The Moral Compass
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Ethics & Morality 


The Moral Compass 

August 17, 2007

 


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One person’s moral compass may not point in the same direction as another’s as far as right and wrong conduct and belief are concerned.

 

 

 

 

 

 

 

A compass is a relatively simple instrument based on a simple concept. With its northward facing needle, it is a consistent and true indicator of physical direction. By placing “moral” in front of compass, we evoke a clear picture of mental processes that point a person in a particular direction in life. These processes are consistent and true indicators upon which personal belief and action can be based.

The concept of morality is also relatively simple at its absolute core. It denotes conduct or duties based on what is right and wrong. Morality is considered to be the basis of character and is wrapped around ethics.

But while both the concept of a moral compass and the definition of morality are simple and clear, the concept of what constitutes morality is not. One person’s moral compass may not point in the same direction as another’s as far as right and wrong conduct and belief are concerned.

A recent article in The Los Angeles Daily News serves as a good illustration. Written by reporter and columnist Tony Castro, the article was titled, “The Moral Compass Suddenly Goes South.” The clear implication is that society is generally going in the opposite direction of acceptable moral and ethical standards. The author makes a superb case based on the recent actions of notable public figures—starlets and celebrities who operate outside and above the common laws of society, sports superstars who see themselves as immune to prosecution, and politicians and religious leaders whose moral compass examples raise serious questions about right and wrong. Yet when it comes to the point of drawing a solid conclusion, the author covers his tracks by quoting two experts—John P . Crossley Jr. whose expertise is religion and social ethics, and James Kellenberger, ethics and morality professor at California State University. Crossley diffused the case by pointing out that there has always been immorality and what we see today is no different than any other time in human history. Kellenberger claimed that because more information is available today there is a perceived increase in immoral behavior due simply to better observation and publicity. In claiming that the moral compass is facing south, Castro fails to define where north is. And so an excellent opportunity to educate his readership goes begging.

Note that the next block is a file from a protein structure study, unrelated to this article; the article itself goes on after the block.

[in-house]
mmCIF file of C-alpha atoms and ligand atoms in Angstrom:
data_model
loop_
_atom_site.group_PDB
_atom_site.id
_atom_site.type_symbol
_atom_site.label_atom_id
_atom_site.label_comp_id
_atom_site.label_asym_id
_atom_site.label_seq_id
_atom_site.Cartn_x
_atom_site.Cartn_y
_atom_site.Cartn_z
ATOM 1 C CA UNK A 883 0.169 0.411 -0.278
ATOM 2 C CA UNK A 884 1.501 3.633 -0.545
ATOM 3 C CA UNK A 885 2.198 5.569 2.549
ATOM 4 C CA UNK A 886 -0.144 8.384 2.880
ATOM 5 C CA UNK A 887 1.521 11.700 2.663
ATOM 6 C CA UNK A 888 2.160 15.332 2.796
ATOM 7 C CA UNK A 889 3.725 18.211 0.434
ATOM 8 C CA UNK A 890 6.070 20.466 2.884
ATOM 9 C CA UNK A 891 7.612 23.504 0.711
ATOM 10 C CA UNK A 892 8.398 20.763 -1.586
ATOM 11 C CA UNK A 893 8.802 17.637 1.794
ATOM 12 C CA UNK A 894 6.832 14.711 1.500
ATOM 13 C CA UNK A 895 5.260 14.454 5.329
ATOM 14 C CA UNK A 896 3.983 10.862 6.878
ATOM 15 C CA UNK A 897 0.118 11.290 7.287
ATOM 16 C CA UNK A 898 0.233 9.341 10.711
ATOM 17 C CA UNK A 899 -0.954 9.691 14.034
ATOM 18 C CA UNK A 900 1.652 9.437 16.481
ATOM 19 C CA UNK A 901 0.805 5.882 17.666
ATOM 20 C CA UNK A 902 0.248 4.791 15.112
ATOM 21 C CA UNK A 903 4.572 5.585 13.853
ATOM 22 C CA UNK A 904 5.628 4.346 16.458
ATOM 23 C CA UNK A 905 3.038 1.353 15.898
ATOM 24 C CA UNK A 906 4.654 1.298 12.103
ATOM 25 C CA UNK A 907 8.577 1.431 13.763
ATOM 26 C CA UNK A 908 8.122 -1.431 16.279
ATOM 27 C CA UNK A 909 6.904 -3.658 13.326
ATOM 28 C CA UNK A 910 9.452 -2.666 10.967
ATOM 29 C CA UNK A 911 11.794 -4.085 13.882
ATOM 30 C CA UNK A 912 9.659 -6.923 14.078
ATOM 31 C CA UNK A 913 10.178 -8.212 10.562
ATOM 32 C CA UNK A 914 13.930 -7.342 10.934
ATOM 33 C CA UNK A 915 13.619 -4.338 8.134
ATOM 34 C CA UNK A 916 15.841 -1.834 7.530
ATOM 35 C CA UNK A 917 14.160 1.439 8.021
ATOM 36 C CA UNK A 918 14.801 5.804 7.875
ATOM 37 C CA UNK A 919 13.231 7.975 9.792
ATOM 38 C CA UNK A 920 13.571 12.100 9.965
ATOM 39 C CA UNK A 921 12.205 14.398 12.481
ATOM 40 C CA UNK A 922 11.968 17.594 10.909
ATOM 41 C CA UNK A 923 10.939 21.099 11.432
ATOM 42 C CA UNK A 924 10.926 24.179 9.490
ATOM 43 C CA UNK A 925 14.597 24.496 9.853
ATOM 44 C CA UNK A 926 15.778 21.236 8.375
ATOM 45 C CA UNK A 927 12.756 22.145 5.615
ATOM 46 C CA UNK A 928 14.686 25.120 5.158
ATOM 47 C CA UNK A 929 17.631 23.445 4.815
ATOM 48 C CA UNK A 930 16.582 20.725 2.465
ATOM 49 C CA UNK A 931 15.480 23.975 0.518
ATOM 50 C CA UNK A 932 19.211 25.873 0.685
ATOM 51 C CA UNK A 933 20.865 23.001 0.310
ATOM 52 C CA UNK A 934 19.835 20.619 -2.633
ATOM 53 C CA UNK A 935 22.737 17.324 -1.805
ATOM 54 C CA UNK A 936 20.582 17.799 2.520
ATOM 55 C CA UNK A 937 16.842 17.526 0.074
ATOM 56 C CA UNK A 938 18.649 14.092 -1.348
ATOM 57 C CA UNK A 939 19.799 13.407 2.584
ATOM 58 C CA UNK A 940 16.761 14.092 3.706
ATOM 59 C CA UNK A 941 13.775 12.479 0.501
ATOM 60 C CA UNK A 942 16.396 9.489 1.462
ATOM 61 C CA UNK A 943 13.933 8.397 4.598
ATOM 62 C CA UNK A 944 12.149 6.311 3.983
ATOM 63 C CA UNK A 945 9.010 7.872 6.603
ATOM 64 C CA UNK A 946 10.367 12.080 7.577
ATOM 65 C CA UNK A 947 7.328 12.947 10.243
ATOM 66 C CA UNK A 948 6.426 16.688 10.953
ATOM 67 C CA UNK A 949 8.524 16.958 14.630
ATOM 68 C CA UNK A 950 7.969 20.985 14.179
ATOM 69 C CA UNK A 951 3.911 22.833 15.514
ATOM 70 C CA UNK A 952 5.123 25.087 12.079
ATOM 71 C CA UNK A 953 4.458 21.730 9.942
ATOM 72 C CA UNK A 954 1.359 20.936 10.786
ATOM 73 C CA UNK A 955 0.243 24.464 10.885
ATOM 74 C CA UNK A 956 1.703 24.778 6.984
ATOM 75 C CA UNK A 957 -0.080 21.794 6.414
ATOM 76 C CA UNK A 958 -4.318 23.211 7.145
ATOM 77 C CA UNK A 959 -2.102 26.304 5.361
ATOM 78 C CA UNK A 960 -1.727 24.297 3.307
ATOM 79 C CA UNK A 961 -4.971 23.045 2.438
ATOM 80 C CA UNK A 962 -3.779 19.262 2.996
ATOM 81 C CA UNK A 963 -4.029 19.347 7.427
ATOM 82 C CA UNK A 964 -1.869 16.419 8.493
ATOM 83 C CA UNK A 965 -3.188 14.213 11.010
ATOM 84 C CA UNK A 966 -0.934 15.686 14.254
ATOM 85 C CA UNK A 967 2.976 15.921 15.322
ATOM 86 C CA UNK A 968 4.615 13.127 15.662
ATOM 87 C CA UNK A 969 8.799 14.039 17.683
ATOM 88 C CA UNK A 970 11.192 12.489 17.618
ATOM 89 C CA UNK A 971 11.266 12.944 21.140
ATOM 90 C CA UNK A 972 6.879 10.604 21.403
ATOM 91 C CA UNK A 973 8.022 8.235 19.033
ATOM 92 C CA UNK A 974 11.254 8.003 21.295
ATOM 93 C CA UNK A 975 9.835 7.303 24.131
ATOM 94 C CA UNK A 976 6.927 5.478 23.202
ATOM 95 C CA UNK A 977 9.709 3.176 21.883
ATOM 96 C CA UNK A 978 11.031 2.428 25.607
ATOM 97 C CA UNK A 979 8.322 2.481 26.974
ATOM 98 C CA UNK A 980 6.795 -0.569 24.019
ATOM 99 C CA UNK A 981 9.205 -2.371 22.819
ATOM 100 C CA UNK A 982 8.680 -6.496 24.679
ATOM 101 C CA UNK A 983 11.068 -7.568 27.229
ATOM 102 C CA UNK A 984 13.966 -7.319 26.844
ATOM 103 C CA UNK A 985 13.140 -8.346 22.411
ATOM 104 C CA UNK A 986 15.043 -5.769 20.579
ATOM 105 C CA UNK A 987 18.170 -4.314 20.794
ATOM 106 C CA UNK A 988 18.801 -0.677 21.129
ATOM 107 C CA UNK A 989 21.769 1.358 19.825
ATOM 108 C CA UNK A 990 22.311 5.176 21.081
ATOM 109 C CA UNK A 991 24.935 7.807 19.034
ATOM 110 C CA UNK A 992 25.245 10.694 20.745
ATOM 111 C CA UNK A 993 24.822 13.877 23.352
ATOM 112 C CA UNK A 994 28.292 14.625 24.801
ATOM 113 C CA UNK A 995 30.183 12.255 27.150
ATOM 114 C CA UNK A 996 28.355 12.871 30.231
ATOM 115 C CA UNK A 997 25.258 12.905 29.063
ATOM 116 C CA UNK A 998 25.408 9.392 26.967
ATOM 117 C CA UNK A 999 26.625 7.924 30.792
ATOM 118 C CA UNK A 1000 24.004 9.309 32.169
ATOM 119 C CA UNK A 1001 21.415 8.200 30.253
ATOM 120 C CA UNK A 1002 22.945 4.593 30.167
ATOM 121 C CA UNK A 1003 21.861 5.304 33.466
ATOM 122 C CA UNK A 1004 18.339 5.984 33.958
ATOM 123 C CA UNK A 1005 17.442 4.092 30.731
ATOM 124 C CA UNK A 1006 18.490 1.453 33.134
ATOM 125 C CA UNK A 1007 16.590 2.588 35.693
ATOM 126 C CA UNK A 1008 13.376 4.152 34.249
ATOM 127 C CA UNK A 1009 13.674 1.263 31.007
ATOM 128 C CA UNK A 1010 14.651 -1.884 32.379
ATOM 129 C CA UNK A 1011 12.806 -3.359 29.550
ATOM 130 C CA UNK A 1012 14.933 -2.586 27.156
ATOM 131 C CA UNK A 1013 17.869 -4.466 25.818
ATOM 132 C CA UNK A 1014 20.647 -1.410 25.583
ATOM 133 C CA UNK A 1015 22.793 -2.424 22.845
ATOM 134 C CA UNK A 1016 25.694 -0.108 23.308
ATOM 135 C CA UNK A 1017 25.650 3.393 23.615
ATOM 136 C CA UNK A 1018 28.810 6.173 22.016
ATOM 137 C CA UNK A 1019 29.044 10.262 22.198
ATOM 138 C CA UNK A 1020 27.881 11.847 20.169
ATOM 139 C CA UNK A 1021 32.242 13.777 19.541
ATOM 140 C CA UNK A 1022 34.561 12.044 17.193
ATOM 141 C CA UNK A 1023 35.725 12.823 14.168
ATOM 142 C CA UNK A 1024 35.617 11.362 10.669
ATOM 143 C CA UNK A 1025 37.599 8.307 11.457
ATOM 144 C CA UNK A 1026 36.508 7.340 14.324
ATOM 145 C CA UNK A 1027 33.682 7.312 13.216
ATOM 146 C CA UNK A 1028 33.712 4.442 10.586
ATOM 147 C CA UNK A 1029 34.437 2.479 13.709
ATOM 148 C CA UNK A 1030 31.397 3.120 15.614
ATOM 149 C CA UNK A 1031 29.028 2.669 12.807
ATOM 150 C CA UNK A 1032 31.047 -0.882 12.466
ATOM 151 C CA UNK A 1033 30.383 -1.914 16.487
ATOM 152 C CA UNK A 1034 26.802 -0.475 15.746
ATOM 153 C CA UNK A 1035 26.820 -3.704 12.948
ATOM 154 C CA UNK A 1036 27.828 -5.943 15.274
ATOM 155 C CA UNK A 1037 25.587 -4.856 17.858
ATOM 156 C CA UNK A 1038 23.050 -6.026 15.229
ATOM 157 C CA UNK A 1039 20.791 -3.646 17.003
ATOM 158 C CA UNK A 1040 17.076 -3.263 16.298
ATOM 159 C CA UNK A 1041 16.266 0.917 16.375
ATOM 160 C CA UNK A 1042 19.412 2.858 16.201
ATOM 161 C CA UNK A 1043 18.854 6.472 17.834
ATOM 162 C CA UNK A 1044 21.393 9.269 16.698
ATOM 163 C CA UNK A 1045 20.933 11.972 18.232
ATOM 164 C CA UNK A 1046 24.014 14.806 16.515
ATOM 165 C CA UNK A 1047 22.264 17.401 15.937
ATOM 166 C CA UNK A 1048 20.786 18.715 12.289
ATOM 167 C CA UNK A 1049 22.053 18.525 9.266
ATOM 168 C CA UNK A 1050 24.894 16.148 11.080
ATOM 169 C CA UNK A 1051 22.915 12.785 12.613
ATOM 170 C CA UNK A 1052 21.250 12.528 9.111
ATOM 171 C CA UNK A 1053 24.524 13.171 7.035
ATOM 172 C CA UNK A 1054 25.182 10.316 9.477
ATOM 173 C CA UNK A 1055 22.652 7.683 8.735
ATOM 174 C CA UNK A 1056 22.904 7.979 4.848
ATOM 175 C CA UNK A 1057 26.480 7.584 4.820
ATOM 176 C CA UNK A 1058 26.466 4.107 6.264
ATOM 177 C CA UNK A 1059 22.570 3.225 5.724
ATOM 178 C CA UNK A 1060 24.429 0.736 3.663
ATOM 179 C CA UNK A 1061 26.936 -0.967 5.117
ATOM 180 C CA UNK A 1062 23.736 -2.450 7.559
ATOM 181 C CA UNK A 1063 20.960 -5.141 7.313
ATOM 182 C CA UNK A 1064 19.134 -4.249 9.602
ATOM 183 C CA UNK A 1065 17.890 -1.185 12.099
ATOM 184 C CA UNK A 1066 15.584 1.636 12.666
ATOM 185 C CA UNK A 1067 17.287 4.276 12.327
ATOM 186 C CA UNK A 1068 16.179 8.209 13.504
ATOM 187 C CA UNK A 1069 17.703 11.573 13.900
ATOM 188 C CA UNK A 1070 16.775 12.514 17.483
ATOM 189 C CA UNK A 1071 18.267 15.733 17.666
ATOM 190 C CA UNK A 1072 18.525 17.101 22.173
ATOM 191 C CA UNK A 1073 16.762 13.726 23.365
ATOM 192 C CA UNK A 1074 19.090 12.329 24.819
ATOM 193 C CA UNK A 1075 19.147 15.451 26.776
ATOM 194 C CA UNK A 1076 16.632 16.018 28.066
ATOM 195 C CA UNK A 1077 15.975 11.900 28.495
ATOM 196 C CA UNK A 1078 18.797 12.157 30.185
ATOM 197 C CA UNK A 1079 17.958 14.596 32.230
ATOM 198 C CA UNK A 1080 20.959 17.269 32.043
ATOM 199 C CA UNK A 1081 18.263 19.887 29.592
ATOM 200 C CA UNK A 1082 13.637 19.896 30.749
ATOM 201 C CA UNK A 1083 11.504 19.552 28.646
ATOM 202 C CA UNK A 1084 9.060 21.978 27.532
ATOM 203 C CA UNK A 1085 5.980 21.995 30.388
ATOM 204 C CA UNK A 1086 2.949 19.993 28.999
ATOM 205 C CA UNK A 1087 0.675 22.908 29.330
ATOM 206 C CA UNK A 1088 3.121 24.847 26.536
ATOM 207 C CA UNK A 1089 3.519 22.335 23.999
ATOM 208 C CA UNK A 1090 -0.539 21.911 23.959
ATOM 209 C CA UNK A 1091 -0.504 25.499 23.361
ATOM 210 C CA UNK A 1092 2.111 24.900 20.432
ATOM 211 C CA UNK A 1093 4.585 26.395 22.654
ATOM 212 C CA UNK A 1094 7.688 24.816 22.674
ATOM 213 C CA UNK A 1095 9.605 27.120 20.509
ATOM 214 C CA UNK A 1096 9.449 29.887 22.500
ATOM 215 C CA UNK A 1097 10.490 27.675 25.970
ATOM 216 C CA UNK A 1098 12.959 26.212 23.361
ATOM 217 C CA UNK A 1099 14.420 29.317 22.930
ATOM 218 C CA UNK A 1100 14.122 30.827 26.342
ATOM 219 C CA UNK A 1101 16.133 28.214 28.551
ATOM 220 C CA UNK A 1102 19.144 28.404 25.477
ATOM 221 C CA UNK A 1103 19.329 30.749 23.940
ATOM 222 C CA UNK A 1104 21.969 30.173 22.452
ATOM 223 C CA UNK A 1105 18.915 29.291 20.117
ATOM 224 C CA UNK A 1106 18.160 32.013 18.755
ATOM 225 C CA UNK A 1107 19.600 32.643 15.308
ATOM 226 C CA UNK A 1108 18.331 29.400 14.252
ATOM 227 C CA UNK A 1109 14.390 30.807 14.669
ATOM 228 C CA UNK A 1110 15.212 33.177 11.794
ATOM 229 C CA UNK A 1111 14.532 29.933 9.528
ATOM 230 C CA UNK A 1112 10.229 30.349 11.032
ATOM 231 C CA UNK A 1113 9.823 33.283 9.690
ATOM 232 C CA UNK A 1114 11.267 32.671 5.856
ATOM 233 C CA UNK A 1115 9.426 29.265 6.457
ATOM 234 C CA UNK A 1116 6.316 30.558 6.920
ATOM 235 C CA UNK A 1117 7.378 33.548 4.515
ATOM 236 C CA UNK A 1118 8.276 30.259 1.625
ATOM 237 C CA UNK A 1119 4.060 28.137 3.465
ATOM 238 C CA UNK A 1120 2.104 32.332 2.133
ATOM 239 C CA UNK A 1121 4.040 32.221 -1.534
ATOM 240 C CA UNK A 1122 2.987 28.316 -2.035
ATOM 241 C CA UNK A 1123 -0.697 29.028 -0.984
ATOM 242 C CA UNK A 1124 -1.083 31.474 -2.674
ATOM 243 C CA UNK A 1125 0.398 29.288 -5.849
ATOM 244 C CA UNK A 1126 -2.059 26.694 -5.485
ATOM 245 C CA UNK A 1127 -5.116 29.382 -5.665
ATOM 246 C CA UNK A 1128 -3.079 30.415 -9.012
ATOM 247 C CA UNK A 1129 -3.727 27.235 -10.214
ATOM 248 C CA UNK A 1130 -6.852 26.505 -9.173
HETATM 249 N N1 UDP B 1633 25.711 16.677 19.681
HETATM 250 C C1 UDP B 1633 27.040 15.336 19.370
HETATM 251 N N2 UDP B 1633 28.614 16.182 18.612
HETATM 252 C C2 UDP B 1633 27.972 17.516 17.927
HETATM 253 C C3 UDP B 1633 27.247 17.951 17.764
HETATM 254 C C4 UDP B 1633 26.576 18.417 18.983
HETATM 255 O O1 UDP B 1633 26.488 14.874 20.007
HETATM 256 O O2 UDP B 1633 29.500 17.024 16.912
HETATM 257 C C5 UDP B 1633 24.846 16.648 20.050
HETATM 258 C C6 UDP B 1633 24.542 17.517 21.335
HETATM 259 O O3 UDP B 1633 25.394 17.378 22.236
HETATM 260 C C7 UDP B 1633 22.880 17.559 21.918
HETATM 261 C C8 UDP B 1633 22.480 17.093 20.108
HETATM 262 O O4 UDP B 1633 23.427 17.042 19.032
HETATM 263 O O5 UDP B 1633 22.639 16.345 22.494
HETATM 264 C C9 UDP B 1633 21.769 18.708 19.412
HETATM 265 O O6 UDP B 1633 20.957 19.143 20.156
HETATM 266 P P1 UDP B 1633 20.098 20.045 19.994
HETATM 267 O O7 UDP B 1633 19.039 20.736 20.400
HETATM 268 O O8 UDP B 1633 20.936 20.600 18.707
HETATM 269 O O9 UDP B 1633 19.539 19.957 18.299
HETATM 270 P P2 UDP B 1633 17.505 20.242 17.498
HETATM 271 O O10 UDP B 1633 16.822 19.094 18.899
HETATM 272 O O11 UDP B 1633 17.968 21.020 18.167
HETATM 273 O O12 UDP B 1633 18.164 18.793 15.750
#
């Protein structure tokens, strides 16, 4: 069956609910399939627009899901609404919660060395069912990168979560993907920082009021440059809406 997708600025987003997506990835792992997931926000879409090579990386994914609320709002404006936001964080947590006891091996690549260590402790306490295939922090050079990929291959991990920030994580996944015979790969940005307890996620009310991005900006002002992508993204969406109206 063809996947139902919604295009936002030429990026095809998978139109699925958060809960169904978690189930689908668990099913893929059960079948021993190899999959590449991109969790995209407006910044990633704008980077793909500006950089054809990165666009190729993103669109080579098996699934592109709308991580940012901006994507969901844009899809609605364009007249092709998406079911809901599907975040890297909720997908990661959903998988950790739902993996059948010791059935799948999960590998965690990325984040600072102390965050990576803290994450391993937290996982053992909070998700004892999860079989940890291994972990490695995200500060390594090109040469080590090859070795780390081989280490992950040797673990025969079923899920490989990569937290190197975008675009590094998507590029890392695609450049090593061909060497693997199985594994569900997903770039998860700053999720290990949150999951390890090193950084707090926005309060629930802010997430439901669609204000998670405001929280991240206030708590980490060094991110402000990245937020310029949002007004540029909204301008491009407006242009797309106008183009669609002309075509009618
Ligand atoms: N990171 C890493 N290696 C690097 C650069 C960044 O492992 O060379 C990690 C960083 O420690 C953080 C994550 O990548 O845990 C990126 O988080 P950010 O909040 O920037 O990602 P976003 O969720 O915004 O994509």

But it’s not unusual for modern writers to balk at making a clear statement of what the consistent and true indicators should be, and perhaps this is understandable when we consider the general mindset of Western society. Regarding the postmodern mind, Richard Tarnas writes, “There is an appreciation of the plasticity and constant change of reality and knowledge, a stress on the priority of concrete experience over fixed abstract principles, and a conviction that no single a priori thought system should govern belief or investigation. It is recognized that human knowledge is subjectively determined by a multitude of factors; that objective essences, or things-in-themselves, are neither accessible nor positable; and that the value of all truths and assumptions must be continually subjected to direct testing. The critical search for truth is constrained to be tolerant of ambiguity and pluralism, and its outcome will necessarily be knowledge that is relative and fallible rather than absolute and certain” (The Passion of the Western Mind p. 395-396). How can it be possible to construct a moral compass that can give the same north reading for all members of society when the mainstream belief of the population is that knowledge is endlessly evolving—that actions and beliefs must of necessity be fluid and adaptable to society’s changing popular culture?

Is religion the answer? Given the above mindset, even if religious organizations all taught the same ethical standards it would be difficult to establish a uniform moral north. But the larger problem with religion is that there is no agreed basis for morality. From the belief that a human leader has the authority to change scriptural injunctions, to the belief that there is no concrete moral law prescribed by the Bible, organized religion claims many “norths” that invalidate its authority to establish a true north. All this without even addressing the immoral conduct of many who claim to represent God!

It is not unreasonable to conclude that most today don’t want to know where “north” is in case that information would interfere with their lifestyle. Because of man’s propensity to always treat the effects instead of addressing the cause, the solution to wavering moral compasses will continue to prove elusive. Until society comes to a full realization of the need for a single absolute authority on what is moral and what is immoral (right and wrong), no solution will ever be possible.

BRIAN ORCHARD

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Advancing Toward the Moral Brink
The Moral Compass: Finding True North
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